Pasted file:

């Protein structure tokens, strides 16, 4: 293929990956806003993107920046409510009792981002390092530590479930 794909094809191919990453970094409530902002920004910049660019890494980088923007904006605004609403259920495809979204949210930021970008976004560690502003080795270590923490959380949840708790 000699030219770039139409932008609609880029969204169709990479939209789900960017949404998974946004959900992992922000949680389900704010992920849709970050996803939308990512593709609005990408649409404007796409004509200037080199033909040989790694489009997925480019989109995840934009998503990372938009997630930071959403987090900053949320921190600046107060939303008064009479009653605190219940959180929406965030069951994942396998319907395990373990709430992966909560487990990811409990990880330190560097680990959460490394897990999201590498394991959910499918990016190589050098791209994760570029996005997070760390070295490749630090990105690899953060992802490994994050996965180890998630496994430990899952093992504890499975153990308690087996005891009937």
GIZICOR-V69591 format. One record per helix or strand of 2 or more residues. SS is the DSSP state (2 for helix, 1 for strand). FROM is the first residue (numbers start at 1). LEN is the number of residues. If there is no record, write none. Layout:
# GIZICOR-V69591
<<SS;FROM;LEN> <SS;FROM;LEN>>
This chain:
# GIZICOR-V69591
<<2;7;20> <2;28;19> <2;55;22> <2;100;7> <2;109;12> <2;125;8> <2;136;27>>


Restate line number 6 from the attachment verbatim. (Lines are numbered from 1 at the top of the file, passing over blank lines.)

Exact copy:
# GIZICOR-V69591